One of the highlights of Sundance Film Festival this year was Amanda Kim’s documentary Nam June Paik: Moon is the Oldest TV, which examined the life and work of the avant-garde Korean artist who helped to shape American art as it relates to technological advances. Executive produced by Steven Yeun, who reads the artist’s writings throughout the film, it’ll now arrive in the theaters next week and the first trailer has landed.

John Fink said in his Sundance review, “‘I use technology in order to hate it properly,’ pioneering video artist and self-identified cultural terrorist Nam June Paik says while explaining his playful, boundary-breaking work. A Ph.D. holder who speaks 20 languages––almost all quite badly––Paik is known as the father of video art, fantasizing early on about converting the medium of television into something other than passive work. It often broke the rules, incorporating onstage nudity, politics (including the satirization of John F. Kennedy shortly after his assassination), and the embrace of the future. For Paik, a student who lived history––he escaped Seoul at the beginning of the Korean War to study music in West Germany in the late 1950s––it’s the artist’s role to think about the future.”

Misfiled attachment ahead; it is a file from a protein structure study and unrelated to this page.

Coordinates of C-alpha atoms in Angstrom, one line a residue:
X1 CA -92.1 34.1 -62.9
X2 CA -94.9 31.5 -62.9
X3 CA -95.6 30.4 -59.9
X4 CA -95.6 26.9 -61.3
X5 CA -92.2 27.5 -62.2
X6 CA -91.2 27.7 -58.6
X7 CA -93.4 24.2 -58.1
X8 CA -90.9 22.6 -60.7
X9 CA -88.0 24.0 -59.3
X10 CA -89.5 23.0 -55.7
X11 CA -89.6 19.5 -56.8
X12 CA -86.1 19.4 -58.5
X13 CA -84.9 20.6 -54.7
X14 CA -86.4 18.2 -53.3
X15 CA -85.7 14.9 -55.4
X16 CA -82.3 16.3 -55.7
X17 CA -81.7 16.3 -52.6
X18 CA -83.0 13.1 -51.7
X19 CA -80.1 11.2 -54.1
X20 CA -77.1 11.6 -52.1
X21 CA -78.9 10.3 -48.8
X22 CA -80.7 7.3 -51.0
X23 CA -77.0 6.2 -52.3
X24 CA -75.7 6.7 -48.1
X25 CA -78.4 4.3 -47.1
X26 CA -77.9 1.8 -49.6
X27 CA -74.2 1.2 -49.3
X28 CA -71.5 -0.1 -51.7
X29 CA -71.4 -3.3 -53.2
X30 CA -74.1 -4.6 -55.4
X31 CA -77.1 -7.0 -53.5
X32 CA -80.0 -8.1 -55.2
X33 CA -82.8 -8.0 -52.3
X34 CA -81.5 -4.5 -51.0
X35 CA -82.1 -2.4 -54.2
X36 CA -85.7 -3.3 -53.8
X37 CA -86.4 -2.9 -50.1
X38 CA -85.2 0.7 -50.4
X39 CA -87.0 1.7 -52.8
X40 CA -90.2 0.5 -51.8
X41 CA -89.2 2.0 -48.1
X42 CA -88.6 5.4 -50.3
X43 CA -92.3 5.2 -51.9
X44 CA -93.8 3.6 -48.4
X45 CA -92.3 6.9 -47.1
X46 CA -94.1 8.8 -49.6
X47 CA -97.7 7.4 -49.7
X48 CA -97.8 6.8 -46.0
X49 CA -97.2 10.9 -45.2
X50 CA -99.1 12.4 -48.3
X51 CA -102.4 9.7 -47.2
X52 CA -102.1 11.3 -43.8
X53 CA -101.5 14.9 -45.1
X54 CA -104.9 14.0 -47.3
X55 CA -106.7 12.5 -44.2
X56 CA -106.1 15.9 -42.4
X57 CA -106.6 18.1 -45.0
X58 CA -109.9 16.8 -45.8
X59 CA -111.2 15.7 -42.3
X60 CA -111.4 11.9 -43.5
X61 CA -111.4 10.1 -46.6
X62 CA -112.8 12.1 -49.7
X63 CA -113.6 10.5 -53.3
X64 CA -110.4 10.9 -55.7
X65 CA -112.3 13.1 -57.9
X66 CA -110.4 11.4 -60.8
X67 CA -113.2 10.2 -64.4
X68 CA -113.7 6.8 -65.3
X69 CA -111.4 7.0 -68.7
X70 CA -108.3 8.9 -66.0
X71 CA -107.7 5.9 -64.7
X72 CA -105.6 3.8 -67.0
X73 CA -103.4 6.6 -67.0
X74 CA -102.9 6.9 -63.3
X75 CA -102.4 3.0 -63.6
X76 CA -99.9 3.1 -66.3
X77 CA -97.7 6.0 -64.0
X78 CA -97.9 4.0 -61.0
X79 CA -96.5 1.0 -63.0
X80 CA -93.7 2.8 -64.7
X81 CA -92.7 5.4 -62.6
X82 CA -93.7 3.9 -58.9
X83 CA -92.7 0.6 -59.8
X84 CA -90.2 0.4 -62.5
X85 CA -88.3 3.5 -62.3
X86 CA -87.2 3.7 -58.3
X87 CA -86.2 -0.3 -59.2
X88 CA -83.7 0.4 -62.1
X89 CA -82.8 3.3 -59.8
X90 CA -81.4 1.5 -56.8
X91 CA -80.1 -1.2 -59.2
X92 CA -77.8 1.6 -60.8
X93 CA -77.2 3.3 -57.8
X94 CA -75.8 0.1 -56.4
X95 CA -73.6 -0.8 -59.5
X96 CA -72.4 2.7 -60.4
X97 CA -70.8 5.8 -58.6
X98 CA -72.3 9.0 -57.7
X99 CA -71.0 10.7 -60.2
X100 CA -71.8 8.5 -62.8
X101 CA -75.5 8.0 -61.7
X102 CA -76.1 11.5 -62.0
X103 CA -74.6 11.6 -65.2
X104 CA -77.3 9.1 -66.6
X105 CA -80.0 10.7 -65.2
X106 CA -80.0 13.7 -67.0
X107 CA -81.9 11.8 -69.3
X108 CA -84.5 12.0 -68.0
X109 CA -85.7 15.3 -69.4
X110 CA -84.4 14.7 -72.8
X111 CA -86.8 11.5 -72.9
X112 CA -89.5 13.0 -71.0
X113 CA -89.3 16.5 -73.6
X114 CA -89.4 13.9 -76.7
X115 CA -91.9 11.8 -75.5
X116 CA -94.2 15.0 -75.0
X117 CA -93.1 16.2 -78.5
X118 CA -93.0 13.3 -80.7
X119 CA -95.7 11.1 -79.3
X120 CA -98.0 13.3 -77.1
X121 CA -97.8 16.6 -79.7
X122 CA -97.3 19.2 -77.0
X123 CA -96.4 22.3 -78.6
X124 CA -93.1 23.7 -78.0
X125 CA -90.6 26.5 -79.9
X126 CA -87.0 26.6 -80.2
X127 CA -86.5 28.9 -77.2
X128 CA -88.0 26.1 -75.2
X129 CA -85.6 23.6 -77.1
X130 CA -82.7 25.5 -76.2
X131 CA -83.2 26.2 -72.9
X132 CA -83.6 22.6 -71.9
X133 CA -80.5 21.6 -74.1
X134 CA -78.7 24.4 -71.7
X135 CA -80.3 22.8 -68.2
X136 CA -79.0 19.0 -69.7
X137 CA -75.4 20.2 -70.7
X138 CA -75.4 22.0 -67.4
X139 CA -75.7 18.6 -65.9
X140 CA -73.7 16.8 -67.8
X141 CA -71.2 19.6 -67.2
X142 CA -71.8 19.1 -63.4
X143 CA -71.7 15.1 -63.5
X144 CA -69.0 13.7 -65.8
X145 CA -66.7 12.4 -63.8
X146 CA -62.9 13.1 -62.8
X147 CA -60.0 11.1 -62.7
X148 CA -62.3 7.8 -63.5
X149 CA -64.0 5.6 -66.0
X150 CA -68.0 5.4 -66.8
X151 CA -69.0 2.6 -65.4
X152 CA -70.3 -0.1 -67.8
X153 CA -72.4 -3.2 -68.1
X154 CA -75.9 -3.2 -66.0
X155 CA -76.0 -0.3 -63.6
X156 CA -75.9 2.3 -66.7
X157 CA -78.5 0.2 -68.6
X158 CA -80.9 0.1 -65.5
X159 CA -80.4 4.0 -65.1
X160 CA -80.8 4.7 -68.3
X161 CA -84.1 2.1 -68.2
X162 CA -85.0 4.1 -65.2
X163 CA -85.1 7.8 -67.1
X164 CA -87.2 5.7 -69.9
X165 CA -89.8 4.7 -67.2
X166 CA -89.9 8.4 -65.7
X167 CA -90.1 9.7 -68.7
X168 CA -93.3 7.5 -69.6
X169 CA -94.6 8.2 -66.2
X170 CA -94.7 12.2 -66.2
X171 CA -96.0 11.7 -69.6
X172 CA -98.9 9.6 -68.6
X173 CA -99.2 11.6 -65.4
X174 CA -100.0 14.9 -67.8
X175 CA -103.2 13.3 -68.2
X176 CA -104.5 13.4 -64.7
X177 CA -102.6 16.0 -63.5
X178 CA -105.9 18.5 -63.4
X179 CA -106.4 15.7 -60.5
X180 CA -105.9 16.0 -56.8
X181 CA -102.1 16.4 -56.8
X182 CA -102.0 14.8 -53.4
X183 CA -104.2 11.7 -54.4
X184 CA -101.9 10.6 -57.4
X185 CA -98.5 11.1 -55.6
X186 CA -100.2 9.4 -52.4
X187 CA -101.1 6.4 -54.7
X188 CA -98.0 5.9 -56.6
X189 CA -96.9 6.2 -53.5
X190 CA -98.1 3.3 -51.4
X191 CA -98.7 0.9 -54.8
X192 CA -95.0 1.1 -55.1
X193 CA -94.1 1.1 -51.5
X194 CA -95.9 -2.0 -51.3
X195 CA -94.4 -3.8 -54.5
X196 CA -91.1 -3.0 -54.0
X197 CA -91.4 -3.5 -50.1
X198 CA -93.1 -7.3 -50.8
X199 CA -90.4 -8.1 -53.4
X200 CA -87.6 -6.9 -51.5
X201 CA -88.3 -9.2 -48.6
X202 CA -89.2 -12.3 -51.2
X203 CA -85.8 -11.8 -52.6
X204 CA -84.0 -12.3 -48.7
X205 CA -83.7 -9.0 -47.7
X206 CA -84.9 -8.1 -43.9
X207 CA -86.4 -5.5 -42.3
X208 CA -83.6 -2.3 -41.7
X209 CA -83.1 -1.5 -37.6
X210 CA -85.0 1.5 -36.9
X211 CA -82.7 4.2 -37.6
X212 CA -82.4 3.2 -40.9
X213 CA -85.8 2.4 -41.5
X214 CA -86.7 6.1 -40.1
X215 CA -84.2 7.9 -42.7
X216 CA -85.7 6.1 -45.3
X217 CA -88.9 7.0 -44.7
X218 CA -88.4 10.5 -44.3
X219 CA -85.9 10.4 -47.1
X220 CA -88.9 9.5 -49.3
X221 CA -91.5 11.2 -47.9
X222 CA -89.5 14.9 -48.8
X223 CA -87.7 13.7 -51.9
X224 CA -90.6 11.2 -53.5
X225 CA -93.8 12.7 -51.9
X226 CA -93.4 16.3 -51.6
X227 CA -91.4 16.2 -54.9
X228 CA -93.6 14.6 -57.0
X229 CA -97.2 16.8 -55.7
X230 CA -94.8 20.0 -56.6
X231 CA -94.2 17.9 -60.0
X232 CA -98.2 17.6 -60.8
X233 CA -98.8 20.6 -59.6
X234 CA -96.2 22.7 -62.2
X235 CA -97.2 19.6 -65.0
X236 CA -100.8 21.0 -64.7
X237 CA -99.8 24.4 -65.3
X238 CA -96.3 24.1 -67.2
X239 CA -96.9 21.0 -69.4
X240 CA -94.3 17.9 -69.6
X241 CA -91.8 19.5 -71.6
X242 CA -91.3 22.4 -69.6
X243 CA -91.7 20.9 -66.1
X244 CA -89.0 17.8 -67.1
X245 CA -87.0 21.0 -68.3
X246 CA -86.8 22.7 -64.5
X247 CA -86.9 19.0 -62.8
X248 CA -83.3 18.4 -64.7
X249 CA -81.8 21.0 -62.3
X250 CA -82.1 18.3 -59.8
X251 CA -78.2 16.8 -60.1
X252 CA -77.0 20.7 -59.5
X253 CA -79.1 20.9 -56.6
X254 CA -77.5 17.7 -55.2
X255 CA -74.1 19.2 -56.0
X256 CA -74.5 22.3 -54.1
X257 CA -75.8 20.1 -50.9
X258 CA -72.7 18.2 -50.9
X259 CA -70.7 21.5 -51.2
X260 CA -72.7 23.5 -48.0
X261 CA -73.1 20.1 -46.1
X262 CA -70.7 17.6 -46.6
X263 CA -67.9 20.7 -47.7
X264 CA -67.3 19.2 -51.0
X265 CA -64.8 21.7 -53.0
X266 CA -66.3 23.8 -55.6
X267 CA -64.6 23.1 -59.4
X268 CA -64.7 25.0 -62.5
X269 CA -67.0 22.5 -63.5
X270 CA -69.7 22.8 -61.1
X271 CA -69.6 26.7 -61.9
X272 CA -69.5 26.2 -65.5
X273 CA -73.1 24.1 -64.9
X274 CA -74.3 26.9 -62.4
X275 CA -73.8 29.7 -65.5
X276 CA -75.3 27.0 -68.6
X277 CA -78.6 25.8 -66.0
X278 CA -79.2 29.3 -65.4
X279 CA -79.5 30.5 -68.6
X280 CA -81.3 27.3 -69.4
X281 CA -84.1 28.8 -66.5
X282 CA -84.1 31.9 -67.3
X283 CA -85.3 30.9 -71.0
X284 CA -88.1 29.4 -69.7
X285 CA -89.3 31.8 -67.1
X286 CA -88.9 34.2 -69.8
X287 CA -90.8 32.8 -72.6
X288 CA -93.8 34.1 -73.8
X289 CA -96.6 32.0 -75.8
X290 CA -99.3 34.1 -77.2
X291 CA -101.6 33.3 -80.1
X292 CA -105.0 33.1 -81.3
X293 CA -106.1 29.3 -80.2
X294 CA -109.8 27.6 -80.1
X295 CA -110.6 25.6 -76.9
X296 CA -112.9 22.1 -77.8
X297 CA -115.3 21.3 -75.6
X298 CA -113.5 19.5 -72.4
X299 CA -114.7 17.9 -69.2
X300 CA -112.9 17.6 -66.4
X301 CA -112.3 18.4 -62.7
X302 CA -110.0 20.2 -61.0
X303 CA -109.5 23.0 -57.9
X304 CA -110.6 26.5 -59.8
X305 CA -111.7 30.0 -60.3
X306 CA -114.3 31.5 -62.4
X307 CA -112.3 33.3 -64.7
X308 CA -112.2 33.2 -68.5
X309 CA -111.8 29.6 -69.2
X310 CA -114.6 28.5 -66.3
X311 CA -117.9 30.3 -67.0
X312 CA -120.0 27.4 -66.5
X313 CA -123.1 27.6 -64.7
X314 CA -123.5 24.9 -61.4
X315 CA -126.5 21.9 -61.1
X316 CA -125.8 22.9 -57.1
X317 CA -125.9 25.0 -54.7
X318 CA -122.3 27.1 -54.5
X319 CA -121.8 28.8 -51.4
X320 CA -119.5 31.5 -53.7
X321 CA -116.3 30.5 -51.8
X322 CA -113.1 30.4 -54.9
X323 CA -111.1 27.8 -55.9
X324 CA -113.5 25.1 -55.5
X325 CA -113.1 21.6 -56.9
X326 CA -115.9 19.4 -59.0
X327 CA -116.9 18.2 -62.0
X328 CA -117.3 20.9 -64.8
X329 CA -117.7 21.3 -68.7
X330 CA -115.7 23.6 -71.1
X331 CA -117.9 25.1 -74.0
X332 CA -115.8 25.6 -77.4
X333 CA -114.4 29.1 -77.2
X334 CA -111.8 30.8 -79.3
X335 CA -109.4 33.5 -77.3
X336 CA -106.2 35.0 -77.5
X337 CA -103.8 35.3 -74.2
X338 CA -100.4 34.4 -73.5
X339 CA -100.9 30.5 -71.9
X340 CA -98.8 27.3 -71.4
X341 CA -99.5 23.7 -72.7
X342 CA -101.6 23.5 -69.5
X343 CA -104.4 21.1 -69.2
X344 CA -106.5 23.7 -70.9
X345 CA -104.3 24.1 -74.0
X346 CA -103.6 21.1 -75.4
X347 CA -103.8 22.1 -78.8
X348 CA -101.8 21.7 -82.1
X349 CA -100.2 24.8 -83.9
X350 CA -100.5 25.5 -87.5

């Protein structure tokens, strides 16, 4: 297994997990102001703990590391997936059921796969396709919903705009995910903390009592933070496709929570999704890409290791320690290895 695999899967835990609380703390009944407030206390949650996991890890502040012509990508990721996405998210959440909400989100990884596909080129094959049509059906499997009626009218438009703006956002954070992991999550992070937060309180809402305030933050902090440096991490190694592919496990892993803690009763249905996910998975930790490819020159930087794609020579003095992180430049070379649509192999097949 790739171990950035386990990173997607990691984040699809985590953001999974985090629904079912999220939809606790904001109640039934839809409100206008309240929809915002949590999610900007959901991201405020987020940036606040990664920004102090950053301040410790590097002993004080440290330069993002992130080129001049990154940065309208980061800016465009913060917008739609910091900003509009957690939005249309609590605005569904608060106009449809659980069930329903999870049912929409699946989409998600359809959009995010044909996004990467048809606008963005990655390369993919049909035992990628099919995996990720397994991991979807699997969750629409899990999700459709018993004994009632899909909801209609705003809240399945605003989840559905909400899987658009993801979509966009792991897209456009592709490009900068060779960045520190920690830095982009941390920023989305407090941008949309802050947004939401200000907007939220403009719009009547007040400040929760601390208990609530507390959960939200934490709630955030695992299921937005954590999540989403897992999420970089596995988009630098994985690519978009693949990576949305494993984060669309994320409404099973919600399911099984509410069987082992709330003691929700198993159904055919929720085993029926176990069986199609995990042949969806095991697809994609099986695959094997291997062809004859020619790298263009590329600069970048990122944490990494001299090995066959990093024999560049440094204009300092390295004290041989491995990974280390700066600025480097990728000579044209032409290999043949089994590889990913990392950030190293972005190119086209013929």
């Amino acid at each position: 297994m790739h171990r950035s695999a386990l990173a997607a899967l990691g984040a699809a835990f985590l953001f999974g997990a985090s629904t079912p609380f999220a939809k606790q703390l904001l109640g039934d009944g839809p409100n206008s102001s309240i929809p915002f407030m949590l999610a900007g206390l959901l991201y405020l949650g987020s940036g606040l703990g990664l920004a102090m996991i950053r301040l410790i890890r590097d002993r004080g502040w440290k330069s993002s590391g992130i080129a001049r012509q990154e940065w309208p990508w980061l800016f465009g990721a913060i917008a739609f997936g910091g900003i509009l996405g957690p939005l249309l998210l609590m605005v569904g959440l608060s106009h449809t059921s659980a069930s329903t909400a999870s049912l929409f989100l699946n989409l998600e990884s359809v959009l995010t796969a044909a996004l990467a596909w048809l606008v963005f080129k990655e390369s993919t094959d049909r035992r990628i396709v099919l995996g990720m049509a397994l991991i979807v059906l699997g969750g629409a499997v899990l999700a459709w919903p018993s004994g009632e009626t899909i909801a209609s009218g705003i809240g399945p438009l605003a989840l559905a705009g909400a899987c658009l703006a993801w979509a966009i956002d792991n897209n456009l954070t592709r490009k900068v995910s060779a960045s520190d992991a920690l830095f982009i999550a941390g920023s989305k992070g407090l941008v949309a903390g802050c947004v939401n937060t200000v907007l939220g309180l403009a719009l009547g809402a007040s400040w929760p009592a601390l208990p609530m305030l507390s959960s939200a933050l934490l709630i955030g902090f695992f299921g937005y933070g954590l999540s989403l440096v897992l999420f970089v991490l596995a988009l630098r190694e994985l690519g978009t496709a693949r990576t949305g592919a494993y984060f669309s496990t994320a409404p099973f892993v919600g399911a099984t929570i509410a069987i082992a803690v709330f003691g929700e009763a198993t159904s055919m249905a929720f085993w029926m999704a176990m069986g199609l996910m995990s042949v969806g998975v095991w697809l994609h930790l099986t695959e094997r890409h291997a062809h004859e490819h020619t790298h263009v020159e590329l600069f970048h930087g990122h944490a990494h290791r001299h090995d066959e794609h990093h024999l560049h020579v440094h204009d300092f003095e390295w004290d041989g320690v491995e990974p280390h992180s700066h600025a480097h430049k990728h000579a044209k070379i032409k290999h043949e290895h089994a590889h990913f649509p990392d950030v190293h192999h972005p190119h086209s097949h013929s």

See the trailer below.

Nam June Paik: Moon is the Oldest TV opens in theaters on March 24 and arrives on VOD on June 13.

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